"We've got tremendous ability in innovation in solving customer problems, and we're more relevant and innovative than ever before," he said when asked why he believes his EMC bet will pay off. "I've been all over the world talking to the largest customers, the smallest customers, the partners of all sizes. The reaction to this combination, the creation of Dell Technologies, is overwhelmingly positive from customers and partners. We've got competitors that aren't that happy, but it's overwhelmingly positive."

Marius Haas, Dell Technologies' president and chief commercial officer, said HPE has misread the infrastructure market.

"The customer is looking for fewer technology partners, not more. The customer is not looking to become the systems integrator of the different solutions that are in the market," Haas said.

The new Dell Technologies' capabilities are beyond compare, he added.

"No one has the broad range of capabilities that we have as Dell Technologies. Customers are naturally going to gravitate toward the partners they can trust, the technology providers they can trust, and the ones that will provide them with the broadest range of capabilities. If you want to pick on one competitor, one that claims to get smaller and nimbler, the problem is their business is getting smaller as well. Every line of business is declining. It's a testament that maybe customers are not looking to go in that direction because they're only answering a few of the questions that the customers are trying to solve. In our case, clearly we're going in a different direction.

"Dell Technologies' portfolio "is second to none in the industry in being able to address almost all -- if not all – of the core technology trends that are important and relevant to our customer base. It's our job to bring that together in a way that is clear in how it solves business problems for our customers in conjunction with our partners in delivering that," Haas said.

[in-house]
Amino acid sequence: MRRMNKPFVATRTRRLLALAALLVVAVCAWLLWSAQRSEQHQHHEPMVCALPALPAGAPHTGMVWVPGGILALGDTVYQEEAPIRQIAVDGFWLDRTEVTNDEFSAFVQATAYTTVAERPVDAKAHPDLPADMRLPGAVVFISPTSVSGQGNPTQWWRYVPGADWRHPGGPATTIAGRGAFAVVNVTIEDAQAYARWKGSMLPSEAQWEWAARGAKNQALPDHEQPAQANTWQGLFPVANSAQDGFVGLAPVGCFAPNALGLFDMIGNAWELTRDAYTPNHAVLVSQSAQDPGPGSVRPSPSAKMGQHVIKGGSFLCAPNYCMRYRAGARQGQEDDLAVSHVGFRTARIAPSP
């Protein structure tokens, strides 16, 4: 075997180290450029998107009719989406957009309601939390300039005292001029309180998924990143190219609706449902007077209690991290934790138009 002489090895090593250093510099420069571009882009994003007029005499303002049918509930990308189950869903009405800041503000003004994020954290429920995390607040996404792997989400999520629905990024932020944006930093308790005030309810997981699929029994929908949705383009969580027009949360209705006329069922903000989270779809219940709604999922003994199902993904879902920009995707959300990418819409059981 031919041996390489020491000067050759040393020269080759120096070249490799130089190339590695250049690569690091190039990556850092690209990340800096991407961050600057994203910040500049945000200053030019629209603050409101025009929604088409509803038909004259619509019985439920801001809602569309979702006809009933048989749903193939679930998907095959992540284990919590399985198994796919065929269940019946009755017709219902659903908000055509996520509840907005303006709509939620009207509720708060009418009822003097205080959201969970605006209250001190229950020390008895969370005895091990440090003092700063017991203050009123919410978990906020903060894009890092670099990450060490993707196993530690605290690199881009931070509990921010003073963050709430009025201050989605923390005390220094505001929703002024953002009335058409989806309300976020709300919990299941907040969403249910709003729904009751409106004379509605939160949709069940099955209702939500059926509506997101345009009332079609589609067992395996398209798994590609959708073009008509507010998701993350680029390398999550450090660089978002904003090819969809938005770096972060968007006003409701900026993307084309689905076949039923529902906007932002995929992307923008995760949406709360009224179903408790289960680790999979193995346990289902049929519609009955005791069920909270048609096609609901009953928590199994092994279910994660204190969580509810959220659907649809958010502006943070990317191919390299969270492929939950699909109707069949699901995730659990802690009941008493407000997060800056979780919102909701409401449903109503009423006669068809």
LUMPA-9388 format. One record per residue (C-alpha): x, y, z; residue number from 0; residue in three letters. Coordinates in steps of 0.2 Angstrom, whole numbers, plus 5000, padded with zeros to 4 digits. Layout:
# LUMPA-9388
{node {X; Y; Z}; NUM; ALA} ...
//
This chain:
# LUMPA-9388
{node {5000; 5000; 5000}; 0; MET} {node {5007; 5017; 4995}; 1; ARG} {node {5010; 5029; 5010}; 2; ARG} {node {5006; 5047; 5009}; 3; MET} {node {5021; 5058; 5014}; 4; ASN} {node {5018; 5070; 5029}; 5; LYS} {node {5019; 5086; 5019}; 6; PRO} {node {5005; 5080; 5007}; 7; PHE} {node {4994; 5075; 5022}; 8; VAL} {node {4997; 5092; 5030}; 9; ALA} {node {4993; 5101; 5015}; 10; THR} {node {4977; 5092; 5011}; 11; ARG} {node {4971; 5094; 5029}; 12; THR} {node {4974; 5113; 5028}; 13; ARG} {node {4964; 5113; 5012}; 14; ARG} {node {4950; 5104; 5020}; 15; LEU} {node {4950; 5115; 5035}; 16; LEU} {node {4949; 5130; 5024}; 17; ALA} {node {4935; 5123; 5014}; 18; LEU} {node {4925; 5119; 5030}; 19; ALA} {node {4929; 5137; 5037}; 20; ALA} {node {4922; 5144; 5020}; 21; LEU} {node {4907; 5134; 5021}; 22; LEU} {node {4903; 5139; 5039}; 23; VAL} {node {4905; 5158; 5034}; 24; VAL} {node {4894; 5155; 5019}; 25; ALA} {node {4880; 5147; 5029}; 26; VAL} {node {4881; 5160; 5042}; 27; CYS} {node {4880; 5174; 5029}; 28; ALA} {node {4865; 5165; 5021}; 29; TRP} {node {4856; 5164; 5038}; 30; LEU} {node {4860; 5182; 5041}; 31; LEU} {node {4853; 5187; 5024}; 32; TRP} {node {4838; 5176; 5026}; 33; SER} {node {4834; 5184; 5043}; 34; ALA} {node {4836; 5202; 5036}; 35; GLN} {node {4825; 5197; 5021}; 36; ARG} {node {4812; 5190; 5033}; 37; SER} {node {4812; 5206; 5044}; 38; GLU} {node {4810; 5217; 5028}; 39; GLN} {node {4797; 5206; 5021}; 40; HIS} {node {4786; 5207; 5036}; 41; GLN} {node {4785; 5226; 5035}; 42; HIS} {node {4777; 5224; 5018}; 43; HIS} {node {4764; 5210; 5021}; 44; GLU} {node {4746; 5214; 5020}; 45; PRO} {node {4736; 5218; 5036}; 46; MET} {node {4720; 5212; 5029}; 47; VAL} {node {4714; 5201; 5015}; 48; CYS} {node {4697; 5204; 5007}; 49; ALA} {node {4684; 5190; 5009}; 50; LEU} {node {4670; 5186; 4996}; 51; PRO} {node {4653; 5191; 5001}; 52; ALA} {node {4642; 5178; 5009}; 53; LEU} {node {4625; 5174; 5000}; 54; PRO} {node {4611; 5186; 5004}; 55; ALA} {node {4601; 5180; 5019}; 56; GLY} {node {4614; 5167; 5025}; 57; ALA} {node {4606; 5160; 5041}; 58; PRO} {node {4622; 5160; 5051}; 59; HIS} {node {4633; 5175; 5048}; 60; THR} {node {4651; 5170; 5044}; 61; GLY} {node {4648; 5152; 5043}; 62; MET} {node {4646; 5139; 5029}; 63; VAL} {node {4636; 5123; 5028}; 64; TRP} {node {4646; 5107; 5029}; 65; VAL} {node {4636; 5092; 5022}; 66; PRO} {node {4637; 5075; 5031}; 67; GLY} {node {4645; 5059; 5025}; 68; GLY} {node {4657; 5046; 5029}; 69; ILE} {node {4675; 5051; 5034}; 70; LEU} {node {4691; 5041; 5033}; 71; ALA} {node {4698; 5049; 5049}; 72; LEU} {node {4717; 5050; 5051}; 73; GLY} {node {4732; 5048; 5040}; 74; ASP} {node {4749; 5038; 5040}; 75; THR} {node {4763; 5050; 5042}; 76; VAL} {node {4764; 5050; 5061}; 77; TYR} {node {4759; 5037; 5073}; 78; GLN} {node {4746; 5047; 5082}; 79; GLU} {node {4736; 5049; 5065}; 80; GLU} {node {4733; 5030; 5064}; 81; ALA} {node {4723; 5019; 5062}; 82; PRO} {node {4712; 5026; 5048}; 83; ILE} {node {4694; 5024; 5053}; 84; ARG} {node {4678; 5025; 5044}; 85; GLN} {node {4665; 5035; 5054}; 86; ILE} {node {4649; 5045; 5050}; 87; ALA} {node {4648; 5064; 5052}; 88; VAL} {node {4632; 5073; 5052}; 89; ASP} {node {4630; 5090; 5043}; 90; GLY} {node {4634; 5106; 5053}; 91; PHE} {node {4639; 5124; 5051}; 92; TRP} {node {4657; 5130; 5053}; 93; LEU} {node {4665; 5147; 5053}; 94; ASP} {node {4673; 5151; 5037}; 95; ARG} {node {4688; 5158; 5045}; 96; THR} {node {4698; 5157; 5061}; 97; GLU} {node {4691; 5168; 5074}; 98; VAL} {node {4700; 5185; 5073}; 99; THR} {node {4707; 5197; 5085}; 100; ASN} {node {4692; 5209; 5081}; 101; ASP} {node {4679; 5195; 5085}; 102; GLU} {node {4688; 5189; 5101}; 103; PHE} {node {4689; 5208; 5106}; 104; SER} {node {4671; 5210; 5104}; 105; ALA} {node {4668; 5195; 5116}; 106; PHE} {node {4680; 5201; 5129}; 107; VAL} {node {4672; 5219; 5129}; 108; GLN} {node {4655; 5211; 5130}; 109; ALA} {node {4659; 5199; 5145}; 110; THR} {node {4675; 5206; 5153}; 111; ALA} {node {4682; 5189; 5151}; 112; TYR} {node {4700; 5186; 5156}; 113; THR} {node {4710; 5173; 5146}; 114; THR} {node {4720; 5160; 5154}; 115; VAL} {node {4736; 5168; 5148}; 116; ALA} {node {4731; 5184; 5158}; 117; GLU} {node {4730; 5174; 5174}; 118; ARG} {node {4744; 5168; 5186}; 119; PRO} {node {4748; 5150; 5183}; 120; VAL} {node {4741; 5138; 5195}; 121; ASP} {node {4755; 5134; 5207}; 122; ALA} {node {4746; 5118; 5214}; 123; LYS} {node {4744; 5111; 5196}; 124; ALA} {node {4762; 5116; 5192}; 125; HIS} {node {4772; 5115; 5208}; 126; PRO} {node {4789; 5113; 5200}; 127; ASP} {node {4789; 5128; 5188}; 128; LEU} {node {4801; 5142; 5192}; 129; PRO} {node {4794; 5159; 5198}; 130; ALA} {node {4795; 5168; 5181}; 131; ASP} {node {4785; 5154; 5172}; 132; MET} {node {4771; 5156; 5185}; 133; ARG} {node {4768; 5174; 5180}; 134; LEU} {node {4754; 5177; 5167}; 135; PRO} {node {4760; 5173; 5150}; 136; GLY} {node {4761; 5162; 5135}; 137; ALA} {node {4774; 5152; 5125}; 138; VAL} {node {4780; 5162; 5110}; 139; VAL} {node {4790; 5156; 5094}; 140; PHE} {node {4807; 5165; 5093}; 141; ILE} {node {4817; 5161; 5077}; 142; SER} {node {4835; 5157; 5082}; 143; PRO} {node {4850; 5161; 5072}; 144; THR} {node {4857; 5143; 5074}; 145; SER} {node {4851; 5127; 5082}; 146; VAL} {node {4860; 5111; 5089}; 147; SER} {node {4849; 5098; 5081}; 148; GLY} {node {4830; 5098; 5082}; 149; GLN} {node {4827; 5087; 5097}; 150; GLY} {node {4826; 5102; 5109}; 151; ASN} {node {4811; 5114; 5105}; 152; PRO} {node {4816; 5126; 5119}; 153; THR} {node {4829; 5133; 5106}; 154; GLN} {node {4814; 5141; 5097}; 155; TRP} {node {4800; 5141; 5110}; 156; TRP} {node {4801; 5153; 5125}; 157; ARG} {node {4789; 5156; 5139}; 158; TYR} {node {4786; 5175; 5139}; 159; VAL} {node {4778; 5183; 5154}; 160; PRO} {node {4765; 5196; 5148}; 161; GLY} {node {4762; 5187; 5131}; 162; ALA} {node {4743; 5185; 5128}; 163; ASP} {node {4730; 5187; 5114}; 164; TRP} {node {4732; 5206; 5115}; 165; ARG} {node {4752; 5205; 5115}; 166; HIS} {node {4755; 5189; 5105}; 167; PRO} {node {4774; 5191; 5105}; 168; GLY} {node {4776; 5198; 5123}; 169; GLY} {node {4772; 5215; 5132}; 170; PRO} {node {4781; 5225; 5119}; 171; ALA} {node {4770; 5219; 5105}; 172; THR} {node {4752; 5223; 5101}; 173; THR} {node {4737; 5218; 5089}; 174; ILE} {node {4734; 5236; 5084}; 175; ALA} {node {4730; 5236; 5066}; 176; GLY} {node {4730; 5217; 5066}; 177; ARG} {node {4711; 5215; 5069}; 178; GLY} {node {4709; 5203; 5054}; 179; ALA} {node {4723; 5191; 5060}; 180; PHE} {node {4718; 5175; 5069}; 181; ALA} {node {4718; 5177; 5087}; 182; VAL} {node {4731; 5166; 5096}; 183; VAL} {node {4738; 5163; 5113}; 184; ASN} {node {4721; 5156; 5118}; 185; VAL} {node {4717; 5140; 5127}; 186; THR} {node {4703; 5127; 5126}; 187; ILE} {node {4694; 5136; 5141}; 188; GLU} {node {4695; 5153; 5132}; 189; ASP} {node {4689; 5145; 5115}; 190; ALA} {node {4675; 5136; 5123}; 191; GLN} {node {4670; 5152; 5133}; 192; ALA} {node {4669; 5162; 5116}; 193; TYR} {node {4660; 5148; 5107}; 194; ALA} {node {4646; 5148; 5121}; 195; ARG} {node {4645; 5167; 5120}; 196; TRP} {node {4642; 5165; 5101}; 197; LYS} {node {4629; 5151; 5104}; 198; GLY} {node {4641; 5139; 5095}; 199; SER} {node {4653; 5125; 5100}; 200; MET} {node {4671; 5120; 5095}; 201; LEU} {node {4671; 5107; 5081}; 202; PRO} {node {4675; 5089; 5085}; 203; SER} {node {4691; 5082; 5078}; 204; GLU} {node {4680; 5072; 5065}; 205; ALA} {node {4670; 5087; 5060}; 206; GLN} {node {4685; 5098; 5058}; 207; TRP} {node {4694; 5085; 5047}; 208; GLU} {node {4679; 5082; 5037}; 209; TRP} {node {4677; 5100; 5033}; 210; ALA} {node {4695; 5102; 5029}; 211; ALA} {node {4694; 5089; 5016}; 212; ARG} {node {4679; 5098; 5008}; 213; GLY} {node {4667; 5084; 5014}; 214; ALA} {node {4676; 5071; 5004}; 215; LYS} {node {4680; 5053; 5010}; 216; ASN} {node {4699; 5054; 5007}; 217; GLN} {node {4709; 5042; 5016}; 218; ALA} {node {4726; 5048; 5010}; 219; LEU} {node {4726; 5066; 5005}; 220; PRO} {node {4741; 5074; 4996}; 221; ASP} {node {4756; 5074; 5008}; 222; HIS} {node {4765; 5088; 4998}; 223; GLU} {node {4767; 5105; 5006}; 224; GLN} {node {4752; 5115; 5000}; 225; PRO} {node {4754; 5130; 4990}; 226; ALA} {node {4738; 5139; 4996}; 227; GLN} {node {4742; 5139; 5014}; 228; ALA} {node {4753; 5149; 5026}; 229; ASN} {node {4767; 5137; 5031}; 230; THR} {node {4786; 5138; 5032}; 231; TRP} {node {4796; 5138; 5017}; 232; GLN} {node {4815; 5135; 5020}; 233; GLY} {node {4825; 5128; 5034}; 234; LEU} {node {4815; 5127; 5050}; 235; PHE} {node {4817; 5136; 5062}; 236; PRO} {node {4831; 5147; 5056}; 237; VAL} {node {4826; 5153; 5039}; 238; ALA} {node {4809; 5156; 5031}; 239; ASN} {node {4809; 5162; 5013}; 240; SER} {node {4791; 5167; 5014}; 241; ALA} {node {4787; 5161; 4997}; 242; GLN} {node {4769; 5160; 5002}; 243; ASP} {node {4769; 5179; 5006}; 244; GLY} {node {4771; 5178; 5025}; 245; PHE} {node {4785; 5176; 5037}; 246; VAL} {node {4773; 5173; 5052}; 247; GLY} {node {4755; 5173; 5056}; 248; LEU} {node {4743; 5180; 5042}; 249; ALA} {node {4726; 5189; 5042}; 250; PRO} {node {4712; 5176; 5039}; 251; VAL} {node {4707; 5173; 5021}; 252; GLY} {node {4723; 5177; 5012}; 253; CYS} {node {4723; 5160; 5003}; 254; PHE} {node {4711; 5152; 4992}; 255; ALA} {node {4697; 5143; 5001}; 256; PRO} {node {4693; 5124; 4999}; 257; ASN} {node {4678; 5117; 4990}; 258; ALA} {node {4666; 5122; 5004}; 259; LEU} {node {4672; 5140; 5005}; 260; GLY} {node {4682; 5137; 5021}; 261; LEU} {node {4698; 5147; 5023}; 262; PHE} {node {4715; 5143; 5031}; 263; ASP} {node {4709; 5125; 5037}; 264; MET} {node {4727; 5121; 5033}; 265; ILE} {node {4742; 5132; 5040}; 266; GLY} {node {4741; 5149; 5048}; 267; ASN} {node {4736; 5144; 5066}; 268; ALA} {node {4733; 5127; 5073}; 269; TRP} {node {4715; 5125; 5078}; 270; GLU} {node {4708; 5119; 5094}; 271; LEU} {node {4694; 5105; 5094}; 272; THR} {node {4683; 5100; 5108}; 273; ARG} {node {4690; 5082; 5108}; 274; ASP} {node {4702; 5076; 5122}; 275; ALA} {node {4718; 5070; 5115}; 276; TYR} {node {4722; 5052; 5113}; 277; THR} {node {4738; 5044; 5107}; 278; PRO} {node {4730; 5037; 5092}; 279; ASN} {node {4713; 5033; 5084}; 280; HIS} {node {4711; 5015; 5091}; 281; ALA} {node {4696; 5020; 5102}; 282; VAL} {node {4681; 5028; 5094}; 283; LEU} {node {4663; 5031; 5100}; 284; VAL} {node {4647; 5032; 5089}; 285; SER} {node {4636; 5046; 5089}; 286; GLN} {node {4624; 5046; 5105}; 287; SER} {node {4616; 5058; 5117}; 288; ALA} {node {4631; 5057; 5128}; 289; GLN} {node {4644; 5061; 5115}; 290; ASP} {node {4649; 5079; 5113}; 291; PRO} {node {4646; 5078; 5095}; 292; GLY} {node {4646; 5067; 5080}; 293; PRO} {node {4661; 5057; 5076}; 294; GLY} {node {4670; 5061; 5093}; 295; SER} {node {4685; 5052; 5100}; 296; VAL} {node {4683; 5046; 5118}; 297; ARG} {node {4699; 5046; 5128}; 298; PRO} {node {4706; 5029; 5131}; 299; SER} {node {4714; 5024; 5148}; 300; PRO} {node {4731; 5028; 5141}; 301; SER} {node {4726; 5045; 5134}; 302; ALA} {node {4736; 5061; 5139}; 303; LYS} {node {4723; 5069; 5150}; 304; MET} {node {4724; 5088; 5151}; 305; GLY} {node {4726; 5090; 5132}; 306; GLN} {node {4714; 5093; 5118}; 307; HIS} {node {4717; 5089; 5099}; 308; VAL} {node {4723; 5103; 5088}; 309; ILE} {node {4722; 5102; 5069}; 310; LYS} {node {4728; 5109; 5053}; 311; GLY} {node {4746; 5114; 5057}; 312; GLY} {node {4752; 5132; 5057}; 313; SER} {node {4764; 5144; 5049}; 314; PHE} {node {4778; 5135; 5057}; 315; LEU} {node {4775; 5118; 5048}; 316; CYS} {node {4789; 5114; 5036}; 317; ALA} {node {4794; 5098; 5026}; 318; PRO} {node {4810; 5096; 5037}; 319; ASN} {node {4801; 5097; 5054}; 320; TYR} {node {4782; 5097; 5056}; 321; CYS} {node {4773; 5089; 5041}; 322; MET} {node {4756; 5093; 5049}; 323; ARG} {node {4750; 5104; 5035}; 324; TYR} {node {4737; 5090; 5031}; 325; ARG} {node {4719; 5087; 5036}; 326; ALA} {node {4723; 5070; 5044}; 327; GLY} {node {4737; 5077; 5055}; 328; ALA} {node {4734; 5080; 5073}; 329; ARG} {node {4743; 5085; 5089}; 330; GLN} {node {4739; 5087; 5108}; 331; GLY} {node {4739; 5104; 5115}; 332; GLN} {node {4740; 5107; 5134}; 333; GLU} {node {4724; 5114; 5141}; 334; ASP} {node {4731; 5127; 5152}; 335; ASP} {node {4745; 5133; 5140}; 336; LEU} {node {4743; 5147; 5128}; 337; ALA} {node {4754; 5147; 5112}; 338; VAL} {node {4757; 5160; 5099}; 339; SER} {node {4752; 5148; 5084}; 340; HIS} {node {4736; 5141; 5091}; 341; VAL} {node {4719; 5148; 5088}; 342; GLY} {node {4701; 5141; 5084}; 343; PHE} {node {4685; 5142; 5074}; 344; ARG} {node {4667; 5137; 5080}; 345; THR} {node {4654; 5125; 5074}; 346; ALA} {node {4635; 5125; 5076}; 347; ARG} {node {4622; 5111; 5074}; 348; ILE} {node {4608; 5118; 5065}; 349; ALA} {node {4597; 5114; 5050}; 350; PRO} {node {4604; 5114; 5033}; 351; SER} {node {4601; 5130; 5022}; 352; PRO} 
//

The combined Dell-EMC sells to 98 percent of the Fortune 500, spends $4.5 billion on research and development annually, does business in more than 180 countries and is in a leadership position in 20 of research firm Gartner's Magic Quadrants, the company said.


Dell Technologies will demonstrate the full force of its enterprise prowess with a number of product launches at what is being billed as the biggest enterprise technology event of the year -- Dell EMC World, which takes place Oct. 18-20 in Austin, Texas.

Michael Dell is far from the only one feeling energized about the potential for Dell EMC. The company's channel partners say they're hiring at an unprecedented pace, predicting balance-sheet-busting growth and capitalizing on the opportunity to sell lucrative new product lines.

Scott Winslow, president of Winslow Technology Group, a Waltham, Mass.-based solution provider that has been all-in with Dell, said that before the merger his biggest competition was EMC. Now, he's forecasting significant growth in both headcount and revenue as he aggressively takes on EMC's enterprise storage product lines.

Winslow Technology Group's growth before the merger was already 25 percent to 30 percent annually. Winslow said he expects that number to jump to 40 percent, and he's not waiting around for that to happen. Winslow Technology Group has hired 10 people over the past 10 months, increasing its headcount by a third.

Winslow Technology Group has also begun selling EMC's hyper-convergence portfolio, he said. "It's all going to start with hyper-converged. Blocks, racks and rails. We've already sold one of each of these in the last 90 days, so we've been successful already. EMC used to be our primary competition, but what's strategic for Dell and good for our EMC brethren is compute."

Likewise, Dan Serpico, CEO of FusionStorm, a large San Francisco-based solution provider that already worked with both Dell and EMC, said his Dell business has grown significantly in recent years and his EMC business is poised for much greater growth now that the company is privately held and not doing battle with activist investors like Elliott Management. The firm waged a high-profile campaign in 2015 for increased shareholder value up until the merger was announced.

"Our Dell-only business has gone from $1 million to $140 million in five years," Serpico said. "Our EMC business hasn't had that same growth, but the opportunity there is very significant, particularly because one of the real advantages is that they eliminate the challenges and lack of focus they had because of Elliott Management. They get to focus on go-to-market strategy, their partner community, R&D. ... I see a return to where EMC was before, and it's an enormous opportunity."